In the realm of reality TV and all those best-of contests, every dish is a competition and every eatery is in some cross-town rivalry with another serving similar food.

But the true character of a restaurant community based on its own living food culture is more nuanced. New Orleans gives many convincing examples of chefs and restaurant owners stepping up to support each other, even if they’re technically competitors. An event coming up next weekend, on June 18, will bring more proof, and this time it will be powered by po-boys.

Just before Christmas last year, one of the city’s old-school po-boy shops was knocked out of business in a most literal way. A little after 1 a.m., a traffic collision at the corner of Magazine and Valmont streets sent a pickup truck careening through the front door of Guy’s Po-boys.


Above: A shot from the damage suffered at Guy's Po-boys after a truck careened through the front in December.

By late April, Guy’s owner Marvin Matherne was able to reopen with the same menu and the same basic layout, now with some new paint and fixtures. It looked like all was well.

Two miles down Magazine Street, however, Jeff Carreras knew better. He’s the proprietor of Tracy’s Original Irish Channel Bar, and before that he ran Parasol’s for many years.

“Marvin was shut down for Christmas, for Sugar Bowl, for Mardi Gras, that’s the good time here, he lost out on a lot,” said Carreras. “I think about that happening to anybody else, that could put you out of business. We don’t want to see that happen.”

Carreras started recruited a small circle of other restaurant people known for their po-boys and together they began planning their own fundraiser for Guy’s Po-boys, to be held right outside Guy’s.

Pay one price ($15) and you can try short sample-sized portions of different po-boys from the collected group. That includes Tracy’s, Parkway Bakery & Tavern, Parasol’s Bar & Restaurant, Ye Olde College Inn, Killer Poboys and Guy’s. As you might expect from an event planned by a bunch of po-boy purveyors, this one is low-key.

“The idea is Marvin can just run his own business inside as usual, and we’ll do our own thing outside for him,” said Carreras. “We just want to put a little money in his pocket.”


“It’s a business, but it’s po-boys”

Matherne had insurance to cover repairs, but that job took months while Guy’s remained closed. He was initially reluctant to take up the fundraiser offer when Carreras proposed it. But he relented, and now that it’s happening Matherne hopes the organized effort could become an annual event for other beneficiaries.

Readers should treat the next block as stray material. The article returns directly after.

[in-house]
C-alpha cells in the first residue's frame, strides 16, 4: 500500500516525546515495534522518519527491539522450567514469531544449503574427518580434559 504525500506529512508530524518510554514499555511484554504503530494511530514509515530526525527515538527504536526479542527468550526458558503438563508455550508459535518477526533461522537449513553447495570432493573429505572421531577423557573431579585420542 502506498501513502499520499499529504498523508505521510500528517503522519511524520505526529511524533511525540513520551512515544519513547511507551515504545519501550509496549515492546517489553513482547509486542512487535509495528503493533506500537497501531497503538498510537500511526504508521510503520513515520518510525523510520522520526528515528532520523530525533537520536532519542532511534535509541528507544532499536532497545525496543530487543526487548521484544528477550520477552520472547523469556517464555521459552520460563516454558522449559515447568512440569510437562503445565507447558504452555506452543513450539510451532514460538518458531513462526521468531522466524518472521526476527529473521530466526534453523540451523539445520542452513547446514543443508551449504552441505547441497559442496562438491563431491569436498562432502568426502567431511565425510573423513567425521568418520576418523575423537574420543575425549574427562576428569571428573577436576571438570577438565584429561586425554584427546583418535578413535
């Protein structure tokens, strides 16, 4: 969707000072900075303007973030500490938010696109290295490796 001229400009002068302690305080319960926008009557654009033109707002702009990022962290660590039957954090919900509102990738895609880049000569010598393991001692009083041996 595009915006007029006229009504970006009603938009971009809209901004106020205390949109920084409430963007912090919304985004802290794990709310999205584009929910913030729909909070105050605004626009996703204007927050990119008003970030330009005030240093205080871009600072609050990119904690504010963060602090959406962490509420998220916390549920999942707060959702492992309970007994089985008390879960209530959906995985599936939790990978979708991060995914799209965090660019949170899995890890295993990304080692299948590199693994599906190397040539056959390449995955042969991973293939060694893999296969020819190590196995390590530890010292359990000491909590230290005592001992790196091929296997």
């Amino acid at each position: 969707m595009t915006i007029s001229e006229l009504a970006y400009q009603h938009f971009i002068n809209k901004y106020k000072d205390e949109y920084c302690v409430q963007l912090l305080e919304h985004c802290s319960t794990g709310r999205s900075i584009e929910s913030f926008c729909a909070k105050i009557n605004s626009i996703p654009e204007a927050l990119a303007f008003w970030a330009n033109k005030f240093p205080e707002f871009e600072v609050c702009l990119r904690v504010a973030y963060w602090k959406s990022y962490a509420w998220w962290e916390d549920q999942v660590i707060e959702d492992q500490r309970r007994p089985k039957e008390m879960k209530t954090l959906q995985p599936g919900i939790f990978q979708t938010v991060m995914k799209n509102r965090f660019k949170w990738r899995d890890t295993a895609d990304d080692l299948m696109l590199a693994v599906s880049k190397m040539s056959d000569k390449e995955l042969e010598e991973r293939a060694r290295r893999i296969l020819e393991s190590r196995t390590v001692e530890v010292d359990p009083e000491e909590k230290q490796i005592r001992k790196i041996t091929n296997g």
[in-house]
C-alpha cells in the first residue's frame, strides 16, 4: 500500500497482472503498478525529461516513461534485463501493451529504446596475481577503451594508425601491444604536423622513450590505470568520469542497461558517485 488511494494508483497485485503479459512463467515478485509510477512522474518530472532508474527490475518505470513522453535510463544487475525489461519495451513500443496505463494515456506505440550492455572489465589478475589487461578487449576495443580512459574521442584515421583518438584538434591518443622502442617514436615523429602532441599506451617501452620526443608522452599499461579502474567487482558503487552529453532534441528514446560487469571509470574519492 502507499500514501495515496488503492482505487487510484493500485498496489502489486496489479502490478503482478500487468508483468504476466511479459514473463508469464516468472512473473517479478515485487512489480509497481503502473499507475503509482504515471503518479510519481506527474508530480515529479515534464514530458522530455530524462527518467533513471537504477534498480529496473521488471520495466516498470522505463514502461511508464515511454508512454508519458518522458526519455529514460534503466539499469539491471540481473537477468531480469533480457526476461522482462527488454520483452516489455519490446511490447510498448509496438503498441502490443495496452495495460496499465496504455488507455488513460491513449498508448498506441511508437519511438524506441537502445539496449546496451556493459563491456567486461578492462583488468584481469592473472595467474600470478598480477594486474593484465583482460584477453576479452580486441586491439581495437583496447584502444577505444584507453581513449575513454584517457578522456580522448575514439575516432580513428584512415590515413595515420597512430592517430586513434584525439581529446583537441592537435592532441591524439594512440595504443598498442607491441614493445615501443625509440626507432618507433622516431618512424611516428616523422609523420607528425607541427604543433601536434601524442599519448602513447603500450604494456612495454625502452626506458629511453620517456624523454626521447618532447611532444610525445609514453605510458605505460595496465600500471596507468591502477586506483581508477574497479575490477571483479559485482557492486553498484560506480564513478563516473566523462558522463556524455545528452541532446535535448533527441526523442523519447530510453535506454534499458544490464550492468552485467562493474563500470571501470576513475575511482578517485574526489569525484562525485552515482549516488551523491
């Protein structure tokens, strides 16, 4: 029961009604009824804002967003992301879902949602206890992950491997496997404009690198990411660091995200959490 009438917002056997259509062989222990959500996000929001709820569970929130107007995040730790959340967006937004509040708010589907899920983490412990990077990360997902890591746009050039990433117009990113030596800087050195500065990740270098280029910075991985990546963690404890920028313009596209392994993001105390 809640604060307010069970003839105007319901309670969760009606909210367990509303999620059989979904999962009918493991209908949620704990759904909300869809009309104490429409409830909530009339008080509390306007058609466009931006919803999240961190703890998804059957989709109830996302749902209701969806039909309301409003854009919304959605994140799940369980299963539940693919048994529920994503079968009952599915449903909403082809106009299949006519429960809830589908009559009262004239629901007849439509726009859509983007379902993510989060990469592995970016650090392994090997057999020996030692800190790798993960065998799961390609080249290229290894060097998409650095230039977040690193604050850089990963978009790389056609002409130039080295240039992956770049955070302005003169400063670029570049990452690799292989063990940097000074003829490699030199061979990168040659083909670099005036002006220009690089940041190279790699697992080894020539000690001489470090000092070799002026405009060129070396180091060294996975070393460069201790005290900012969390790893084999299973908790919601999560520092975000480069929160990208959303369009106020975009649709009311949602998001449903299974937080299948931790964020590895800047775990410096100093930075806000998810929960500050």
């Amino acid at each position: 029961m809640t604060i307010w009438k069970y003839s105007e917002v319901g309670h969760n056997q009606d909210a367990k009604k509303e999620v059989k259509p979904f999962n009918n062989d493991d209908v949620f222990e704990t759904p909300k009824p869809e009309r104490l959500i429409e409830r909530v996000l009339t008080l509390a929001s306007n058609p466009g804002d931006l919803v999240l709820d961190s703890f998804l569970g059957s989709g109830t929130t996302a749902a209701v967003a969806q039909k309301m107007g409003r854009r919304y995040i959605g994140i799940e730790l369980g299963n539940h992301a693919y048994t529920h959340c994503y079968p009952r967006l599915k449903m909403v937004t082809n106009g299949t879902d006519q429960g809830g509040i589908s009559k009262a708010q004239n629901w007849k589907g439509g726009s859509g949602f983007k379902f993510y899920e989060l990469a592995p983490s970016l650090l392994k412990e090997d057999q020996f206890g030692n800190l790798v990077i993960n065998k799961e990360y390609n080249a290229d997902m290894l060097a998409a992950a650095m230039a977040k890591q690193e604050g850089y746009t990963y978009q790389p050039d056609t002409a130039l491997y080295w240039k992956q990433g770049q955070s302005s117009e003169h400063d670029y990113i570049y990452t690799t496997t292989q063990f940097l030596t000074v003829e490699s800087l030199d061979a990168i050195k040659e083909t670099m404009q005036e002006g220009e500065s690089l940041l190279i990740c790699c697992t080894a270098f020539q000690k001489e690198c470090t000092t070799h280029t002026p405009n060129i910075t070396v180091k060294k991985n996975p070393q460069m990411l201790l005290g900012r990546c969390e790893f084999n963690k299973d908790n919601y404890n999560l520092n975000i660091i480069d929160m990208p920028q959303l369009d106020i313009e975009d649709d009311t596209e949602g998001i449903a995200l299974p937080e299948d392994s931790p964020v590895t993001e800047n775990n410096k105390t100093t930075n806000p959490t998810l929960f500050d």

“This year it’ll be me, and I do need this,” he said. “Sometimes you’ve got to get your pride out of the way and let common sense come through.”

What’s most surprising to Matherne is that he knew none of these restaurant owners personally before they started planning the event.

But Justin Kennedy, manager of Parkway Bakery, said the group felt drawn to do it through a kinship in po-boys, and through a shared stewardship of the piece of New Orleans food culture under their watch.

“It’s a business, but it’s po-boys, that’s New Orleans,” Kennedy said.

Kennedy visited Guy’s a few years back when he was on a self-guided po-boy tour, checking out what other shops were doing. Guy’s po-boy hit the spot, he recalled, but what made the biggest impression was the way the shop felt.

“It was this throwback, just Marvin and a couple people running the place, doing it all,” he said. “That’s how Parkway was back in the beginning. We’ve gotten a lot bigger, and we’re blessed for that. But that little shop is just the classic for how we do it in New Orleans.”

Kennedy recognized that those same characteristics made it vulnerable after its bout of misfortune.

“Po-boy shops aren’t corporate, they’re not in big restaurant groups,” he said. “They don’t really have a team to back them up even when somebody calls in sick, never mind something like this. They’re just the classic mom and pop. So if a bunch of us can help him out, that’s what we want to do.”


Camaraderie, dressed

Matherne said that Guy’s has been a po-boy shop since the 1950s, and it was originally run by namesake Guy Barcia Sr. Matherne bought the business in 1992 with the aim of keeping it like he found it. For a long time, the biggest changes at Guy’s occured when some regular’s customized po-boy combo made the leap the regular menu (see “the bomb” with catfish, shrimp and cheese, concocted years ago by members of the band Galactic).

Guy’s has always been a minimalist affair, and it remains so after this spring’s repairs. The entire kitchen is open to view from the counter. Barq’s is the bestselling beverage. Most seating is communal by default, as a lunchtime crowd mixing contractors and students from the art academy across the street share a pair of long tables.

Matherne is still amazed by the effort his peers across the po-boy spectrum are putting forth on his account, but he understands their perspective.

“People think we hate each other because they do po-boys and I do po-boys, and if you’ve got your favorite then the other guy must be wrong, but that’s not how we look at it,” Matherne said. “I’ve never met these guys before, but once we sat down we had so much to talk about. We inhabit the same world.”


Po-boys for Guy’s Po-Boys

  • When: June 18, noon-4 p.m.
  • Where: Guy’s Po-Boys, 5259 Magazine St.
  • Tickets are $15 at the event. For more details, click here.



Follow Ian McNulty on Twitter @IanMcNultyNOLA.